The Giants took care of business at home against the hot Colorado Rockies with a three-game sweep of their NL West rival. The fact San Francisco got the sweep shouldn't be much of a surprise. But the way they won each game illustrated the versatility and toughness associated with championship-caliber teams. A Hunter Pence home run supplied all the offense for Madison Bumgarner and the bullpen Monday. They played come-from-behind Tuesday night by wreaking havoc on Colorado's deplorable bullpen, which has one too many non major league quality arms. And Wednesday the Giants' bats, like the afternoon weather at the park, heated up in style. A combination of offense led by Buster Posey breaking out and Barry Zito's seven innings of scoreless pitching led to a 10-0 blowout. With momentum built from the home series sweep, the focus shifts to the road. Cubs legend Ernie Banks said, "Let's play two!" How does four games sound? That's what the Giants and Cubs are going to do over the weekend at Wrigley Field.
Early season critics of the Giants' offense were silenced to the tune of a .365 team batting average and a 23-8 run differential over the three games with the Rockies. And they took advantage of RBI opportunities galore all series, including 7 for 18 with runners in scoring position Wednesday afternoon. It was only a matter of time before the bats started to click and the Rockies' pitching staff definitely provided the cure for some of the colder bats in the lineup. Marco Scutaro was batting .087 coming into the Rockies' series and raised his average to .235 with six hits in the three games. After a day off on Tuesday, Posey broke out Wednesday with three hits and three RBIs to raise his average to .276. And Brandon Belt had to feel good with two hits Wednesday to take some of the pressure off his rough offensive start. With more of the lineup involved, the Giants hope they can carry this over to the road.
Pablo Sandoval got a day off to rest his cranky elbow, but Bruce Bochy admitted in his daily pre-game chat with Jon Miller on KNBR that he could have penciled him in the lineup if necessary. Joaquin Arias emerged as one of the most skilled defensive bench players in baseball. There is little-to-no drop off in the field when he spells a regular for a day off. He made a couple nice plays at third base Wednesday to remind people how handy he can be at multiple positions on the diamond. Thanks to the large margin of victory Wednesday, Bochy did not have to contemplate using the back end of the bullpen, so the likes of Jeremy Affeldt, Santiago Casilla, and Sergio Romo got to enjoy a restful afternoon.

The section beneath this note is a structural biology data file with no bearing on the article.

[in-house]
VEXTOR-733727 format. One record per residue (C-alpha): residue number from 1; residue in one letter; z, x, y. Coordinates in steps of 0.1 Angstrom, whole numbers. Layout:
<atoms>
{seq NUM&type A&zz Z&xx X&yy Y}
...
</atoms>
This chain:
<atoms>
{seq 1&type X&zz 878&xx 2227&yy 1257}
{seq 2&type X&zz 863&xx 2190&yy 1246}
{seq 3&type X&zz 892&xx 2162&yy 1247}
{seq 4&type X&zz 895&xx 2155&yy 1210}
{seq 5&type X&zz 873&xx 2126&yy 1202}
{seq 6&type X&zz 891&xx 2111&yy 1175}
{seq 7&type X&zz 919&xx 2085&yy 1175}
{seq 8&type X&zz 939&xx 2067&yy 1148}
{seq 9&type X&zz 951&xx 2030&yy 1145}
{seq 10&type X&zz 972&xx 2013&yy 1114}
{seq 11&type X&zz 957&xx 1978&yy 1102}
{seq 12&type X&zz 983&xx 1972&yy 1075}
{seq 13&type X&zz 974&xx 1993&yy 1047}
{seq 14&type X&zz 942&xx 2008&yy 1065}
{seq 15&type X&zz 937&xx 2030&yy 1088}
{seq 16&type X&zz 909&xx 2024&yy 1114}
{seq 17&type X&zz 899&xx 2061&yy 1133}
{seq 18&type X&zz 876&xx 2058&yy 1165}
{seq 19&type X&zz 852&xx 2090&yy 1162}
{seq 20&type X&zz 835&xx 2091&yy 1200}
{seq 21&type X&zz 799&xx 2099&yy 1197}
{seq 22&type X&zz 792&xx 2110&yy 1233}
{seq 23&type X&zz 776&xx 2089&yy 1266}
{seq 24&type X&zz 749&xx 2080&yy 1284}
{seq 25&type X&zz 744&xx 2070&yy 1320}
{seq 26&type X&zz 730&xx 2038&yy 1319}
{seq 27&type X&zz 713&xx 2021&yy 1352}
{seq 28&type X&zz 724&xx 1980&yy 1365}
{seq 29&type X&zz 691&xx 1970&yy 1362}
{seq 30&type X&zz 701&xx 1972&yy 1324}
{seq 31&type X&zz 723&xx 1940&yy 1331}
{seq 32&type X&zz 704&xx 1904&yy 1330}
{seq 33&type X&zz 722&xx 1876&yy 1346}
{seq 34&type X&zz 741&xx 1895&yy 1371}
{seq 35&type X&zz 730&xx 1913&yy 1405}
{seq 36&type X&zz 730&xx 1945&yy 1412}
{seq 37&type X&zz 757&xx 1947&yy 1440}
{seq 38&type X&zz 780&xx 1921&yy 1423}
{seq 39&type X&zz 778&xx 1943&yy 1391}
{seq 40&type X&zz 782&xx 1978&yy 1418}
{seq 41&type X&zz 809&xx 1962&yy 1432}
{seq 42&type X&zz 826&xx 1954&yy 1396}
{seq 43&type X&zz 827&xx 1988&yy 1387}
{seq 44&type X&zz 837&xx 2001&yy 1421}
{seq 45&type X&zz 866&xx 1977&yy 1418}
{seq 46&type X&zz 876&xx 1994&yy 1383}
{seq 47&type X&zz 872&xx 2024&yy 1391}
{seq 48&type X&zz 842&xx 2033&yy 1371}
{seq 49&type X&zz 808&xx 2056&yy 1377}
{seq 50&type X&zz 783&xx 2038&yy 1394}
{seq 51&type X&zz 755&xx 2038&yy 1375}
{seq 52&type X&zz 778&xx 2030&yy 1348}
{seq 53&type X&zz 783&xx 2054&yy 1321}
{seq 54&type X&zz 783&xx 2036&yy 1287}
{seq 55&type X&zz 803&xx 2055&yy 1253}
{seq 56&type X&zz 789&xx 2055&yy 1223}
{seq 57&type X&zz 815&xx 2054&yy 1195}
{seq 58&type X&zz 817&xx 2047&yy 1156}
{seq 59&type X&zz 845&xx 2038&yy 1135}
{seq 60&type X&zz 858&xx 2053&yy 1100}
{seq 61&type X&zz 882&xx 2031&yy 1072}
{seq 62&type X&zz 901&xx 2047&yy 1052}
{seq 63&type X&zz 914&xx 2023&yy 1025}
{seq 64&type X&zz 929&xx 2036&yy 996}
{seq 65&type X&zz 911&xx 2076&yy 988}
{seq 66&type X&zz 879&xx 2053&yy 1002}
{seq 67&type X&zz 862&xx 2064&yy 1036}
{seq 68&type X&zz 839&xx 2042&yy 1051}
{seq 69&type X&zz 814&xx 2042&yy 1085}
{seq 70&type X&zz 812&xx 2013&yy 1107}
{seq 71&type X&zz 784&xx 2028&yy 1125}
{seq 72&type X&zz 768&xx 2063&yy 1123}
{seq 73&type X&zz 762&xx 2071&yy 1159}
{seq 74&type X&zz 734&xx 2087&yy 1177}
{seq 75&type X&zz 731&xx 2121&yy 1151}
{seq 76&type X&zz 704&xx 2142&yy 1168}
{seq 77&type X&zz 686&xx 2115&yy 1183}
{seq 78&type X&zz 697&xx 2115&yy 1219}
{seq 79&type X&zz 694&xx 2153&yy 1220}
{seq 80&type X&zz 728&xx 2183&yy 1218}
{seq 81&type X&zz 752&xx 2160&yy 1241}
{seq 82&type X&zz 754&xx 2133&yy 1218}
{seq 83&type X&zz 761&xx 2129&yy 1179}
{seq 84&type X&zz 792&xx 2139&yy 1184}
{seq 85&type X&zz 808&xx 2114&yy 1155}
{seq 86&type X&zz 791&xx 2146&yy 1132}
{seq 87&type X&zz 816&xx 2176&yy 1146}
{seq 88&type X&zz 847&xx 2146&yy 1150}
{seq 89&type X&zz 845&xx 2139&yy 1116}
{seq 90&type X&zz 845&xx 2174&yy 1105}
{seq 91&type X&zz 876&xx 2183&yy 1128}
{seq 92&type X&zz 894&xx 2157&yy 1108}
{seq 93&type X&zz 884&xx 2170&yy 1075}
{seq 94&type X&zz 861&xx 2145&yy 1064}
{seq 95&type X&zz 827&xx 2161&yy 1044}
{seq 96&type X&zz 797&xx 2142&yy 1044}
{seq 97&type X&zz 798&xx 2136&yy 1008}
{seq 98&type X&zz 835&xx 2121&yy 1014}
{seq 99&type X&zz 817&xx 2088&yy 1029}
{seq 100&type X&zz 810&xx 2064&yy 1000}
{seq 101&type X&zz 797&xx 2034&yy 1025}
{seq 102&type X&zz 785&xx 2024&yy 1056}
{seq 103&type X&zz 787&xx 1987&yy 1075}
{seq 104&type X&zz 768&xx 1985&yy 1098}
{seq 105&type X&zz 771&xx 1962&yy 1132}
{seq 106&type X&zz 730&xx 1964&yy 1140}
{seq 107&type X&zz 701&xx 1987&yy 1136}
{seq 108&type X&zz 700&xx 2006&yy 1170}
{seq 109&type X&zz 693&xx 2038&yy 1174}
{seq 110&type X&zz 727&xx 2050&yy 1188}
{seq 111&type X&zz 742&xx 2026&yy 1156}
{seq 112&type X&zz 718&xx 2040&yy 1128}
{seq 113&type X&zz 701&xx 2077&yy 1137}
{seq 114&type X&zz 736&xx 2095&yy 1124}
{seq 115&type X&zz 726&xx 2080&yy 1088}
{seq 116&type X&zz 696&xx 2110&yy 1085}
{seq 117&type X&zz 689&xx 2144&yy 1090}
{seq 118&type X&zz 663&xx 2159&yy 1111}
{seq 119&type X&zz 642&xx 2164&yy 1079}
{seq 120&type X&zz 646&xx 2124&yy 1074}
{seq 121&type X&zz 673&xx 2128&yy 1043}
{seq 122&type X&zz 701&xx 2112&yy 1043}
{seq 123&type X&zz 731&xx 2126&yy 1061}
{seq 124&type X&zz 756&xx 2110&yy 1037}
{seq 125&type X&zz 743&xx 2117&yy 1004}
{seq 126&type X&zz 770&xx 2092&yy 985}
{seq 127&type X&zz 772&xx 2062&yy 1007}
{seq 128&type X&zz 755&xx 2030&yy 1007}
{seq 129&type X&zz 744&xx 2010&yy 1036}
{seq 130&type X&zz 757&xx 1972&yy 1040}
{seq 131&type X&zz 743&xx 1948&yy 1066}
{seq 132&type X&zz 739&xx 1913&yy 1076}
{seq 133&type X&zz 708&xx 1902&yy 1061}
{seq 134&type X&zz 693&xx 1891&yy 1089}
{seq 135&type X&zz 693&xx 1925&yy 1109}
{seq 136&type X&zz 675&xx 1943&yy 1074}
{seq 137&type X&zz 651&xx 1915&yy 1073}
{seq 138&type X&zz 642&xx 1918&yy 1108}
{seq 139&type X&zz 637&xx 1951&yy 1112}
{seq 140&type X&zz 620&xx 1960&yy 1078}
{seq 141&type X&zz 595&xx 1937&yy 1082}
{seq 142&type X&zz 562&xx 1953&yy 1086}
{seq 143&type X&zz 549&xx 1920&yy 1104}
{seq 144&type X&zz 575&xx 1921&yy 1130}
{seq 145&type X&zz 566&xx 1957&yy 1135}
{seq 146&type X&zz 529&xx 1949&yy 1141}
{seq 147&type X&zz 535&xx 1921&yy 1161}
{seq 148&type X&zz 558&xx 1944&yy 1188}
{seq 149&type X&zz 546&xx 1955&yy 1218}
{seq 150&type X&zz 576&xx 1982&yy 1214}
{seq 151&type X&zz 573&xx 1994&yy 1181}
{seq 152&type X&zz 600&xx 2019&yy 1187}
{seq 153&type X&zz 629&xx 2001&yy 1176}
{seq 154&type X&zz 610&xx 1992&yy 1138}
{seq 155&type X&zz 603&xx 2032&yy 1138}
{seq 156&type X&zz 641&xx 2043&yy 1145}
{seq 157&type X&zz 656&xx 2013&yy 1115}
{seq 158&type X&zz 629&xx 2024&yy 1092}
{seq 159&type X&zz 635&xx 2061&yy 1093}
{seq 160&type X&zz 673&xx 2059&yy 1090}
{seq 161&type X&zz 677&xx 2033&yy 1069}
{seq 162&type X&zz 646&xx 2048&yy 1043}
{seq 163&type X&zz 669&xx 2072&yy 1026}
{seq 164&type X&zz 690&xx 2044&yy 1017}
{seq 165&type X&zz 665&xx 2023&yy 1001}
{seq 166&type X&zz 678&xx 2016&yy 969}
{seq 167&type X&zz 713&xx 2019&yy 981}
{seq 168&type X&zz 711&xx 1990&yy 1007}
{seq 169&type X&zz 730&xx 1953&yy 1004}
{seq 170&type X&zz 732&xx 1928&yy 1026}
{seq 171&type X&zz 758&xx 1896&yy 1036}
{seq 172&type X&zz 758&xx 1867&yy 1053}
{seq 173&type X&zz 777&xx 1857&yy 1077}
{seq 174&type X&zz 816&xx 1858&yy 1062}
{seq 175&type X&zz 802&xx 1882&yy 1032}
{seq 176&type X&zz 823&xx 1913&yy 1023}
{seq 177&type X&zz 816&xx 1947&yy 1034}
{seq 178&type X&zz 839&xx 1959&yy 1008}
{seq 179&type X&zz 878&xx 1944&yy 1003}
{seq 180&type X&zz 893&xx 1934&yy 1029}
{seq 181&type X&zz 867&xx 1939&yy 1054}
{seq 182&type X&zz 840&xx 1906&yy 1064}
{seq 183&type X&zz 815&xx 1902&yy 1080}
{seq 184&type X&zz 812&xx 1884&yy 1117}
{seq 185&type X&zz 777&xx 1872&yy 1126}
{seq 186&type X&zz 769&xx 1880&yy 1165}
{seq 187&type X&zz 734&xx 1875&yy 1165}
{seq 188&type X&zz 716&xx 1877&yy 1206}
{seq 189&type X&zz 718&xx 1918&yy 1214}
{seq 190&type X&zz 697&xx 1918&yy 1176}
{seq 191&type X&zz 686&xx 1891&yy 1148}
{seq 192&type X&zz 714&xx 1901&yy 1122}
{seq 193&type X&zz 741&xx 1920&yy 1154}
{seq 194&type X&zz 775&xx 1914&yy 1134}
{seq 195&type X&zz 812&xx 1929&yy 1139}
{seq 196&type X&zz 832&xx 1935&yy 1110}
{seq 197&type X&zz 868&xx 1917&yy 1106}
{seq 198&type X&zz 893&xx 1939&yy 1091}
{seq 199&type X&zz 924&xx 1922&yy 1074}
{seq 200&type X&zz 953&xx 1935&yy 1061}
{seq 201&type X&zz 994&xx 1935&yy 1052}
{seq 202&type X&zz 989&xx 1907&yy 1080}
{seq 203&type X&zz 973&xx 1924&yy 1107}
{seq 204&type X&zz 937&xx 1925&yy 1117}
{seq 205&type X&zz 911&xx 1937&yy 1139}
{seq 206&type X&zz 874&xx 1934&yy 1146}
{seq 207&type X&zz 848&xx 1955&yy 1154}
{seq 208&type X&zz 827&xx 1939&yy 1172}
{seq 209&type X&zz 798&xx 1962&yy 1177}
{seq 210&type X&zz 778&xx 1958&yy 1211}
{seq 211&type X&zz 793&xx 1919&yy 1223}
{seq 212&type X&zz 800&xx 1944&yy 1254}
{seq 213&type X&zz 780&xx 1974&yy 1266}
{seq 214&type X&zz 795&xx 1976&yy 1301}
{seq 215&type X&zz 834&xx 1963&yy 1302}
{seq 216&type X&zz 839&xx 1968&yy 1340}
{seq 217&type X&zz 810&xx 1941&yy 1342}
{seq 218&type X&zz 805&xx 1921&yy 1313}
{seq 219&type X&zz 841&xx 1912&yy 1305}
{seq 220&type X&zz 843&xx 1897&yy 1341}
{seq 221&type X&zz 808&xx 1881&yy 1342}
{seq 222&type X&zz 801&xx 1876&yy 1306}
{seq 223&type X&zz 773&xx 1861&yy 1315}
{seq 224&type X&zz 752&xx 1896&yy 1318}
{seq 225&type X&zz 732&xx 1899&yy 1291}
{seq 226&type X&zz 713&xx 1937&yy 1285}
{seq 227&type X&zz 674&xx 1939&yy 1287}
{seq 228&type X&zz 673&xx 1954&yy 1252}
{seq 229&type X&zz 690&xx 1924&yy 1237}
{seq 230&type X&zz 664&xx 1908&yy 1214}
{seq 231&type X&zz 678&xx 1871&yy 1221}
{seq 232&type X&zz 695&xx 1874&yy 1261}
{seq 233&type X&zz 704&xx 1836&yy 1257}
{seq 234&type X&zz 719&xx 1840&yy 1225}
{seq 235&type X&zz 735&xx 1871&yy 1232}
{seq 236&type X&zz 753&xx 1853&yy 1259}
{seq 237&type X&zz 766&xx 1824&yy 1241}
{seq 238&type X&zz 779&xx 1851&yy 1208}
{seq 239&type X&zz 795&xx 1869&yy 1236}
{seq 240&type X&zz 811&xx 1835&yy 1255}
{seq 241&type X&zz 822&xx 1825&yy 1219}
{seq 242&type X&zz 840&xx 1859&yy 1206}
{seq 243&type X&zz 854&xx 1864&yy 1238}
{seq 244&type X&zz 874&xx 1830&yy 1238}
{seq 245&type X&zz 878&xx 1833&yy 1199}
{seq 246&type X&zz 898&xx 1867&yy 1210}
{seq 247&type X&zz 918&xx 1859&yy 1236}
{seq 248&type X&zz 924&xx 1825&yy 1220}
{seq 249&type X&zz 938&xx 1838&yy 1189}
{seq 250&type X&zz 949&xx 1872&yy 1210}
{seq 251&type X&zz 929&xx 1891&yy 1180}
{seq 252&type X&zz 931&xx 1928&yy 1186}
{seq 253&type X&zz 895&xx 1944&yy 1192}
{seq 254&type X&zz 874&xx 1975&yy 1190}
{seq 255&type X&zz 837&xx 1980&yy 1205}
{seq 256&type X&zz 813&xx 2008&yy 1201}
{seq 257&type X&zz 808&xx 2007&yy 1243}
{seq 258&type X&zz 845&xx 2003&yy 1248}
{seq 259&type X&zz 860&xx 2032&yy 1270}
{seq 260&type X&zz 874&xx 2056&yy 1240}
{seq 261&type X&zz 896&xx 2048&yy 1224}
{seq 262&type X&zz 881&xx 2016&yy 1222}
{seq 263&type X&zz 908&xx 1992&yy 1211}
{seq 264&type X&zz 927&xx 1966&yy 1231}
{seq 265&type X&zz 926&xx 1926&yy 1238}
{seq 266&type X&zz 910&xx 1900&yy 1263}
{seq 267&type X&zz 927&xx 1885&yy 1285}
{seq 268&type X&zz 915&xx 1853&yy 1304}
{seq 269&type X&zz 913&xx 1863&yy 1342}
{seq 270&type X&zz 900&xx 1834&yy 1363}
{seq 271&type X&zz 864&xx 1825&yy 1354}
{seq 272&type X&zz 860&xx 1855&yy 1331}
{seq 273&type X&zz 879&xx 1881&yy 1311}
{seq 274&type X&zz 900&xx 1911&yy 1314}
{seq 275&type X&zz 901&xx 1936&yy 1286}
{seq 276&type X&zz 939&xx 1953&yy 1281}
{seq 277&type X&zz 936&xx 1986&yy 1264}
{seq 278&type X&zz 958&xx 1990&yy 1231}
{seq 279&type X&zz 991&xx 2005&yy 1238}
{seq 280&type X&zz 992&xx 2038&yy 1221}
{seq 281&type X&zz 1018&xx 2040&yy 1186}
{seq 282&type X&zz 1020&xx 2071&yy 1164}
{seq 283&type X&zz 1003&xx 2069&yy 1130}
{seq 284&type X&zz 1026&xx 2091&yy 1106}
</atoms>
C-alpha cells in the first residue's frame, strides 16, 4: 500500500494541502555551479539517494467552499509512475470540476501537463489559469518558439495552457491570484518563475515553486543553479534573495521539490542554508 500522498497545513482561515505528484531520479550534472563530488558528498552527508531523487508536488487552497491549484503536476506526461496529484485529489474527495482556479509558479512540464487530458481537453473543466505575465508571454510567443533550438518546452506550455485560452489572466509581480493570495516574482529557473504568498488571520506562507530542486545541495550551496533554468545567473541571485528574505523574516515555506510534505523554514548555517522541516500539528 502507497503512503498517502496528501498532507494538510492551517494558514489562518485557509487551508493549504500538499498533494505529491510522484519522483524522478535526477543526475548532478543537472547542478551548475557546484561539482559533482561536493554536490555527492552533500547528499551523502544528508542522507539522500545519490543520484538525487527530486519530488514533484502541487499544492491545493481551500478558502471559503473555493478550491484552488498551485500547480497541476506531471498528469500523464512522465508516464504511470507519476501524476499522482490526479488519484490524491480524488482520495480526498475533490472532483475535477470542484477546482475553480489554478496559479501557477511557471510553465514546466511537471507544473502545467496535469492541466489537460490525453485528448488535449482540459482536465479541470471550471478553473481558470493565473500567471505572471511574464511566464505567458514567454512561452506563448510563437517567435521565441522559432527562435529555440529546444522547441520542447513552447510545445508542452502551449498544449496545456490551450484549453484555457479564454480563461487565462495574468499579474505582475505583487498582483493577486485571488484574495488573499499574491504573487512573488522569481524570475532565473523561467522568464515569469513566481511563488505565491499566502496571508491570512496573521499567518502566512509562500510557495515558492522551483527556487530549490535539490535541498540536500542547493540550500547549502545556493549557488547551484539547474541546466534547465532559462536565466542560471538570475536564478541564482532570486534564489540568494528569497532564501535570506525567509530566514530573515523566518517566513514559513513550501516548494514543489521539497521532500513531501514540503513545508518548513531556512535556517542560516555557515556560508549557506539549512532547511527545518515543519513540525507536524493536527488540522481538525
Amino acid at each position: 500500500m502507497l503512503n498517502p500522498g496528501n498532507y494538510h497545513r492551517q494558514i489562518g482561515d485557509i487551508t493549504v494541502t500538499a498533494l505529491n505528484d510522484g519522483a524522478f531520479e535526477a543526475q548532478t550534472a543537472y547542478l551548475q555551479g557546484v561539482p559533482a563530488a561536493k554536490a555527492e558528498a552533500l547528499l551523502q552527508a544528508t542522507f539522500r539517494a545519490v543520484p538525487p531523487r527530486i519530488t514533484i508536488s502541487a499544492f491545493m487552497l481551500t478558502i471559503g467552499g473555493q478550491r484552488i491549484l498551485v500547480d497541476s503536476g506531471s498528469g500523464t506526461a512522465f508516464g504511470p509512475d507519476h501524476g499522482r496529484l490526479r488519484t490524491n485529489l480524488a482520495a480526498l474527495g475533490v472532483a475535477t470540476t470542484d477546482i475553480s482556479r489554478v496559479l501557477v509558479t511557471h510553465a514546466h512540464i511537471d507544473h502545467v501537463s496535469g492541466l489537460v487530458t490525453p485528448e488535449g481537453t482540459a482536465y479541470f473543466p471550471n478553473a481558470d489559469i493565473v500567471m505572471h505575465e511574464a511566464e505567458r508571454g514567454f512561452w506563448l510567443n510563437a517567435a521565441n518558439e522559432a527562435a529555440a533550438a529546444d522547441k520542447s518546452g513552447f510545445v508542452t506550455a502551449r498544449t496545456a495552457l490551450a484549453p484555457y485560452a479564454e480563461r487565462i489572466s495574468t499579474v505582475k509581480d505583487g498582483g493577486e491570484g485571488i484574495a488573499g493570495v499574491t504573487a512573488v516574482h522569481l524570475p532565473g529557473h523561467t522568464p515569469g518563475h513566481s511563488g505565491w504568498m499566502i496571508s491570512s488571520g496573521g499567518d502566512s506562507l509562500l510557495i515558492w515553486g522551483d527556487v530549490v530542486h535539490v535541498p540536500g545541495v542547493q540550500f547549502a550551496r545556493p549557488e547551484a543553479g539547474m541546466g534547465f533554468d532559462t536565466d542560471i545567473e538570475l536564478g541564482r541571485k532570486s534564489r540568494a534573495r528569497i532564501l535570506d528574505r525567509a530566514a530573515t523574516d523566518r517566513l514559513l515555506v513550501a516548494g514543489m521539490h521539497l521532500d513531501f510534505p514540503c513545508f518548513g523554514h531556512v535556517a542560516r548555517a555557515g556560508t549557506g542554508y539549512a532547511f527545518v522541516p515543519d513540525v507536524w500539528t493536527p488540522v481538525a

The biggest issue amidst all the success against Colorado remains Tim Lincecum. And if critics really want to nitpick, it would also be the continued day offs and first base starts Buster Posey takes in games Lincecum starts. Despite all the political correctness and diplomacy Bochy, Posey, and Lincecum utilize when broached about the subject, there is no denying Hector Sanchez seems more suited to take the routine beating behind the plate that comes with catching Lincecum.
Lincecum was let off the hook record wise Tuesday night by the offense, but the Rockies tagged him for six earned runs and he walked four batters. He is scheduled to pitch in the fourth game of the series against the Cubs and the mystery of his struggles continue. The worlds have turned upside down for Lincecum and Zito. Three seasons ago, it was unthinkable Zito would be the preferred free agent pitcher to retain over Lincecum, but that's become the legitimate debate.
As for the Giants' counterpart, the Chicago Cubs sit at 3-5 in the young season. Their series finale with the Milwaukee Brewers was postponed due to rain and inclement weather. And that weather is not forecasted to let up for most of this four game series with rain and 40 degree temperatures expected. What's more, on Wednesday instead of a baseball game, a goat's head was delivered to Wrigley Field addressed to owner Tom Ricketts. The goat's head, of course, is a reference to the famed "Billy Goat Curse" known to Cub fans as the day a man named Billy Sianis brought his goat to a game, but was asked to leave the stadium during the 1945 World Series. Sianis vowed the team would never win a World Series again and so far he's been right.